PhD '22 (South Asian history), University of Chicago
Nineteenth- and twentieth-century South Asian history; gender, law, and empire; comparative and transnational histories of gender and sexuality; colonialism, decolonization, and violence; everyday history and history from below; digital and public history.
The Scatter of Empire: Prostitution, Law, and Trouble in Colonial India
Zoya is a historian of gender, law, and empire in modern South Asia. Her current book project Troublemaking in Empire: Prostitution and Women’s Resilience in Colonial India is an expansion of her doctoral dissertation and examines how Indian and European women understood, confronted, and challenged laws relating to sexual commerce in India from the late nineteenth to the mid-twentieth century. Her work draws on research from governmental and institutional archives across Pakistan and India as well as London and Geneva to argue that legal regimes of policing prostitution were definitively mediated through women’s acts of troublemaking such as confronting law enforcement, hiding from patrols, changing jurisdiction, and crossing borders. By focusing on women’s creativity and chicanery in the face of varying degrees of criminality, her project pivots away from casting them as subject to empire’s legal mandate to exploring what they did to persevere against that mandate.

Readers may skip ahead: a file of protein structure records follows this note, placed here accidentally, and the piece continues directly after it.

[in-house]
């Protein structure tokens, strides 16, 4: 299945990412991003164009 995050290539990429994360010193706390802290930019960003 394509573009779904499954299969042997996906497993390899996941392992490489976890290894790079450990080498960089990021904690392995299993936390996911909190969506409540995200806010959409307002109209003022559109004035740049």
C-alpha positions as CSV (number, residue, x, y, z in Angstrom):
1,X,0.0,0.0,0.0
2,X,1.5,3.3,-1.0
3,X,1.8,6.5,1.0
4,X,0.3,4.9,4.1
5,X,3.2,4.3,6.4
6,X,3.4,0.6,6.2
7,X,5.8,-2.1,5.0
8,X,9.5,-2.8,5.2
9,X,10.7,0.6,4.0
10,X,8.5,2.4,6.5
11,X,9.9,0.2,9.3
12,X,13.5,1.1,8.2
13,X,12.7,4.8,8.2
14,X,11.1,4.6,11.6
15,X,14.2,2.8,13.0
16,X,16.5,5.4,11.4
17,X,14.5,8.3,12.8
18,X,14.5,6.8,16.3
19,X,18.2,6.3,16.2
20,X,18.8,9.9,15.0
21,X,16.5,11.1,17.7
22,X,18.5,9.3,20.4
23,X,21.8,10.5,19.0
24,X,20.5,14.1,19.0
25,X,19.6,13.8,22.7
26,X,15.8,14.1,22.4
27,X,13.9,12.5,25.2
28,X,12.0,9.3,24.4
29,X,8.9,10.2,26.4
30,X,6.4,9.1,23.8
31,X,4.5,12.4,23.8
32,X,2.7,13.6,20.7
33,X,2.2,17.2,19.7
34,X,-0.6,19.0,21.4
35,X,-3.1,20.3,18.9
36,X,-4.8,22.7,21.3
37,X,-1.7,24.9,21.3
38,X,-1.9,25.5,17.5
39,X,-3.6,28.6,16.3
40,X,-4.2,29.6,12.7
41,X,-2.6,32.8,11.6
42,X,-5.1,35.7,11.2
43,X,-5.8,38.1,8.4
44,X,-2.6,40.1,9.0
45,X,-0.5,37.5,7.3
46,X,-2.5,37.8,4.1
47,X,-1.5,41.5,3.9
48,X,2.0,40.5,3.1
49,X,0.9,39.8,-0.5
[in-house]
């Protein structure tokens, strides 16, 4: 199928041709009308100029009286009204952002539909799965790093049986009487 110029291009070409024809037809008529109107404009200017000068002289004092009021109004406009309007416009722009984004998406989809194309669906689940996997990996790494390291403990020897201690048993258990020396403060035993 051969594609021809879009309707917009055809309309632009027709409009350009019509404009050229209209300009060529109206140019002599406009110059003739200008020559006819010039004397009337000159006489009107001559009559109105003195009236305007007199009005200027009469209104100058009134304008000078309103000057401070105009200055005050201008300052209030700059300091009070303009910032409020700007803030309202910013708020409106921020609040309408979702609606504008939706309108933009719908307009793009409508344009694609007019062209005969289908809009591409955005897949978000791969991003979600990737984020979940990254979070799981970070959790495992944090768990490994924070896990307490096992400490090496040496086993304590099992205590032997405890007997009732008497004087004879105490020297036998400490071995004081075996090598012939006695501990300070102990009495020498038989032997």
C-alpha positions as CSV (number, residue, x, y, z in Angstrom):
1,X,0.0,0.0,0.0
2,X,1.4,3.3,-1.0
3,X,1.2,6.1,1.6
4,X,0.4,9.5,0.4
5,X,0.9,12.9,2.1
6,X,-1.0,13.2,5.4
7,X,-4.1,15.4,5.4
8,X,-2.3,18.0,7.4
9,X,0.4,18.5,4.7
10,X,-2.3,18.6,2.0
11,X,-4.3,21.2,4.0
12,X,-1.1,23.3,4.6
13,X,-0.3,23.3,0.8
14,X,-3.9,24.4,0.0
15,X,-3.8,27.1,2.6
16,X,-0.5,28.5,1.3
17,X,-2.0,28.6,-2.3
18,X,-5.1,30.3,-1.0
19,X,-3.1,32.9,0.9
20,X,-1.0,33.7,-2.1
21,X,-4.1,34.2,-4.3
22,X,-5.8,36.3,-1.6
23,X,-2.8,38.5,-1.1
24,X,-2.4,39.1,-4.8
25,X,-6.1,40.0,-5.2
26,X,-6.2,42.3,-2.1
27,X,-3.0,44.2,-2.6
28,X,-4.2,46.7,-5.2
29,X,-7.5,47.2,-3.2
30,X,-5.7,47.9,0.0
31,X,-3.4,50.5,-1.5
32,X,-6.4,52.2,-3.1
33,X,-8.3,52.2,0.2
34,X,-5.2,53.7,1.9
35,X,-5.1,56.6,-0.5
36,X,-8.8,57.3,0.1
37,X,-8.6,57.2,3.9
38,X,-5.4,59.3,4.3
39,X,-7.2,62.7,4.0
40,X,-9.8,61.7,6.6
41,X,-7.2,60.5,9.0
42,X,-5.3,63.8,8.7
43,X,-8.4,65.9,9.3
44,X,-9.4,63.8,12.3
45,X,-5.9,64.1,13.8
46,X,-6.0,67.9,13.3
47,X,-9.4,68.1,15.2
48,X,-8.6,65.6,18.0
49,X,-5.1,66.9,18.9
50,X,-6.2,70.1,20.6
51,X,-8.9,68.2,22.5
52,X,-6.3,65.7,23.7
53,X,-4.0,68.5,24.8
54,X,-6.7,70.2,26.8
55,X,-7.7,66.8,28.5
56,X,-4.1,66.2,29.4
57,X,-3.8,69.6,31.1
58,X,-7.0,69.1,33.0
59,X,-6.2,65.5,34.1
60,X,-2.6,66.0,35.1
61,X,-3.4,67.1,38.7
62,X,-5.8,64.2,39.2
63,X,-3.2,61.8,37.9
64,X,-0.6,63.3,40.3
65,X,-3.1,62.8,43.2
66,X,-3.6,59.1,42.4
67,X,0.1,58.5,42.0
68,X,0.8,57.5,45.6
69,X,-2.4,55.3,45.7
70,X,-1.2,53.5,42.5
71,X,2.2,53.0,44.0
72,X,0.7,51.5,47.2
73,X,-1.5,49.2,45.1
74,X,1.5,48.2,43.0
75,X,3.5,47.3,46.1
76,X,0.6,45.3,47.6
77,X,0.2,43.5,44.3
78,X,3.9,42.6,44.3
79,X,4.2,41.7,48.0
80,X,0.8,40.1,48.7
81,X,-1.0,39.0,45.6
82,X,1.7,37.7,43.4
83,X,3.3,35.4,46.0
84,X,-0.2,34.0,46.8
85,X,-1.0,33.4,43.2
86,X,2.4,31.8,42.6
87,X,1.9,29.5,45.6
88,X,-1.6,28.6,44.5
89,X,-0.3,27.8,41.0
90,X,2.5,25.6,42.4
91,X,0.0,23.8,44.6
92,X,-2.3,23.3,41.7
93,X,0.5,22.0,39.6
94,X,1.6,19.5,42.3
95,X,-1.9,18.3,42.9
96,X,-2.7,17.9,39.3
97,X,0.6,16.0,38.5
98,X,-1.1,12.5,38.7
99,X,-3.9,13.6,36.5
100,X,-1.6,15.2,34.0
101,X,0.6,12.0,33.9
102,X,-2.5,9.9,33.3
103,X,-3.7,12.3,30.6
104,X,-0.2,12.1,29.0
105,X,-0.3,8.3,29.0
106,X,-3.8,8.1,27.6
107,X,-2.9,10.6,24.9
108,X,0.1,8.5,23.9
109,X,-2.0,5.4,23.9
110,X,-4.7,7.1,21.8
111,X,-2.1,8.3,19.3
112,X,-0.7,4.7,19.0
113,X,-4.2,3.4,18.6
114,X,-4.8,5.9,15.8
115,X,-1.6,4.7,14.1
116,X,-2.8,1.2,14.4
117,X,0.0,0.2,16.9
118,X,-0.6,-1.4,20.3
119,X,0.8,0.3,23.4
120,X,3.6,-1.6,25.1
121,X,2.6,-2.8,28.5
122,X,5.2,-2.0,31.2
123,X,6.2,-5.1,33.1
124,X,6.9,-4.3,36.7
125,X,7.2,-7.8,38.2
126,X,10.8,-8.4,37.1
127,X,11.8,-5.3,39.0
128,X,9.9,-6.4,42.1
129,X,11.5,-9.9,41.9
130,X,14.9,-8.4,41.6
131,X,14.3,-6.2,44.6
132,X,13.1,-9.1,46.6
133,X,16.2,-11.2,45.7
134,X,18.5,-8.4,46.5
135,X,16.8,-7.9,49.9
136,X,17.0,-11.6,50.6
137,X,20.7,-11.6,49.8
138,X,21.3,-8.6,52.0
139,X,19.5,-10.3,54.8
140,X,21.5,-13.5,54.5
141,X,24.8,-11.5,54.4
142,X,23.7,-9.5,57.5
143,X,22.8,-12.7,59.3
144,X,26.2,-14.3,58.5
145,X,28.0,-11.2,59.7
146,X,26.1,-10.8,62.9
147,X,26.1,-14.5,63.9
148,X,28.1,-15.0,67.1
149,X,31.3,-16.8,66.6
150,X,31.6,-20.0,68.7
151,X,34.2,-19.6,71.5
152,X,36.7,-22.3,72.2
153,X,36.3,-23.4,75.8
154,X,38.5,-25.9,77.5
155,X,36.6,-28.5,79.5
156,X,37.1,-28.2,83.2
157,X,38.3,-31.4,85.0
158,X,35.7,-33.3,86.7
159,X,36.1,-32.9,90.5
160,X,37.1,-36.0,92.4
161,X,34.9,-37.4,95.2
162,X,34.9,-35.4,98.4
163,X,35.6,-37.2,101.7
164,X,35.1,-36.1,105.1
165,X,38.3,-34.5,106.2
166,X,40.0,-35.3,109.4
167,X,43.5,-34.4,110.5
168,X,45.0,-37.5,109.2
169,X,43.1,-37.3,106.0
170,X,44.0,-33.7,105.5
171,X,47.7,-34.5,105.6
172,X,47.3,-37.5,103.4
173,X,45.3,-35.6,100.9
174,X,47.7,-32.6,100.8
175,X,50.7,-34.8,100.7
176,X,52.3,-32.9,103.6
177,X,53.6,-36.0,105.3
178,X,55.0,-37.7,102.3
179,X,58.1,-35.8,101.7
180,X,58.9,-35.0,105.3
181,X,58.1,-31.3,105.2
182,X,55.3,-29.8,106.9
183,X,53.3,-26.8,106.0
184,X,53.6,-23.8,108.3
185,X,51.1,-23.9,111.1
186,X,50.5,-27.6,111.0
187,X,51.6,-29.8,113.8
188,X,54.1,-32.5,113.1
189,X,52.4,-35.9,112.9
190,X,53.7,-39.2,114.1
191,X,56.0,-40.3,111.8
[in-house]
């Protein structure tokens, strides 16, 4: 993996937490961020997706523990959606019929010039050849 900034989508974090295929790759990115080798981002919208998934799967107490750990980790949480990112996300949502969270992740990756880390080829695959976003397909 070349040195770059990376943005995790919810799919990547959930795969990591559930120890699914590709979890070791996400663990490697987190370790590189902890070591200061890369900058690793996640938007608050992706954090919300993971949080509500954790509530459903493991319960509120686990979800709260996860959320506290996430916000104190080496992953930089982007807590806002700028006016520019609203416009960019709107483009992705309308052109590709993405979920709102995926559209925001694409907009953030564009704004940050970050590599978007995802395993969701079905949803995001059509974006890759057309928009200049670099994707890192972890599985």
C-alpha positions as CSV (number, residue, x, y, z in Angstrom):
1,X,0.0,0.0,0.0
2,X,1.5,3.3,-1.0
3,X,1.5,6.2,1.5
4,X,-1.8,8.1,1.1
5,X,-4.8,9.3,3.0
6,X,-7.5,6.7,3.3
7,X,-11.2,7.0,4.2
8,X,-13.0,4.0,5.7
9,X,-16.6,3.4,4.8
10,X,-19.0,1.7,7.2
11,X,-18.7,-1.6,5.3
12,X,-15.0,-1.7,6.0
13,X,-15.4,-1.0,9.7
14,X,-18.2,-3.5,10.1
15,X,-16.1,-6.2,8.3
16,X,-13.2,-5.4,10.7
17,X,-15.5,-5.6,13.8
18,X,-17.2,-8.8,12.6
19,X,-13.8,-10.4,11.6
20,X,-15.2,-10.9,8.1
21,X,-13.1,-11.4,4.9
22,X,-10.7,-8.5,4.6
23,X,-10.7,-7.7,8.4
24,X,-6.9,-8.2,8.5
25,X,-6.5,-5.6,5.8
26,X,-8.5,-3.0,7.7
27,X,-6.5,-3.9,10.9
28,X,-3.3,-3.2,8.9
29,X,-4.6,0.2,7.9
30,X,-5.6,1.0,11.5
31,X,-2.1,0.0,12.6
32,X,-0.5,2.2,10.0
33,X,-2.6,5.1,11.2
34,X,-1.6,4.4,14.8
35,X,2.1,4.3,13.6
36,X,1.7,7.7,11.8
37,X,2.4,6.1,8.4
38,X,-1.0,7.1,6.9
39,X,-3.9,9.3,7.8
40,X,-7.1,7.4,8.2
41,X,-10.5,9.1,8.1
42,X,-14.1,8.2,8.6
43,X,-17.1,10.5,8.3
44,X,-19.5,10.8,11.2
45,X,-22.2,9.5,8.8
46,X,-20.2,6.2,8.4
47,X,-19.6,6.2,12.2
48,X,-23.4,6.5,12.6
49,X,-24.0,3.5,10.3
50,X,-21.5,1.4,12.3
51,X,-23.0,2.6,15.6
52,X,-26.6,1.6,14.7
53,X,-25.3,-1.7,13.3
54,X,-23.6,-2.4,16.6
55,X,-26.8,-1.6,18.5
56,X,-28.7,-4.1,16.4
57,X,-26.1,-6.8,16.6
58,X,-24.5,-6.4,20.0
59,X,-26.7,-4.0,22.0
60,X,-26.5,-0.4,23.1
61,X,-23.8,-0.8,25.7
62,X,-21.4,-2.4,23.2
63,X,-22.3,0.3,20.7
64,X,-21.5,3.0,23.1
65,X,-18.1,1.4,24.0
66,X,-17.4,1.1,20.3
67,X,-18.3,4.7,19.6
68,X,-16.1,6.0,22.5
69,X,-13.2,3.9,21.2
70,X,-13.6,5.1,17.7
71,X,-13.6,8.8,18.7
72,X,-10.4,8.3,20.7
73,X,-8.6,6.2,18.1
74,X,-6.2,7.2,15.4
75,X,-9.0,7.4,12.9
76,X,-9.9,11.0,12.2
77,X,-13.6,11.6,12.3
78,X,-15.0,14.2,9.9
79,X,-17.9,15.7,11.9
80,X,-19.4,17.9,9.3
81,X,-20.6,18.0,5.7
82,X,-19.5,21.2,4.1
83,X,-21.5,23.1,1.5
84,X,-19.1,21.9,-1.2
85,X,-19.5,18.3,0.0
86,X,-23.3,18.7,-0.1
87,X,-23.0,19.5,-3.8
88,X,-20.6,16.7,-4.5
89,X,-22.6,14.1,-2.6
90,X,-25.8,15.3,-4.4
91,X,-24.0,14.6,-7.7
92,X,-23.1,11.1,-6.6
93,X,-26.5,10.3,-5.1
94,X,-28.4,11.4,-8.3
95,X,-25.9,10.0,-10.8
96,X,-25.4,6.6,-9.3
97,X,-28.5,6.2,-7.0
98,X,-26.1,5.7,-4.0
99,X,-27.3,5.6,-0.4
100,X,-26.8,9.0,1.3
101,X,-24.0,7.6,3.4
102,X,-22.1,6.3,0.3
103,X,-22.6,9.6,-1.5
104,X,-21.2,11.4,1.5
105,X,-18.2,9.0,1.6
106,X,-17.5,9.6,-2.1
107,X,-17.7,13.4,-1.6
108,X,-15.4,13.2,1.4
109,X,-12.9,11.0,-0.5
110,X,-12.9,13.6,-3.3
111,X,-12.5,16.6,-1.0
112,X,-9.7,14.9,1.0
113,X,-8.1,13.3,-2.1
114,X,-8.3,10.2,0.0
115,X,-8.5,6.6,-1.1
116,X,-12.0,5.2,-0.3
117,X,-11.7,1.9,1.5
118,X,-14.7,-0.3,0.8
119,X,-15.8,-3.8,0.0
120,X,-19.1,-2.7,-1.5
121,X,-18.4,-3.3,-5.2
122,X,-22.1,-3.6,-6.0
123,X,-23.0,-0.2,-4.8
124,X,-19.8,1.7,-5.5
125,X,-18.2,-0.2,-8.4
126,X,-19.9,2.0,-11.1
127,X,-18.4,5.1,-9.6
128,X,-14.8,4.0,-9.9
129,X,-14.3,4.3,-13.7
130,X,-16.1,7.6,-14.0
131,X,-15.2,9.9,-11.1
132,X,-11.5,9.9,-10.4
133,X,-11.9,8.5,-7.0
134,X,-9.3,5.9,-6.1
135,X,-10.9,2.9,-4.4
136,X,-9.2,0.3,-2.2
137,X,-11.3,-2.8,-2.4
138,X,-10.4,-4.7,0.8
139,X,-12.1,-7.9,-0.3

Sameen’s research interests also include the afterlives of empire, gender history at the intersection of law, technology, and environment, and digitally mapping women’s mobility across borders and regions. In the current academic year, she will be teaching in the Department of Race, Diaspora, and Indigeneity and the Center for the Study of Gender and Sexuality. She completed her PhD in History at the University of Chicago in 2022. She also holds an MA in Social Sciences from the University of Chicago and a BA in History from SOAS, University of London.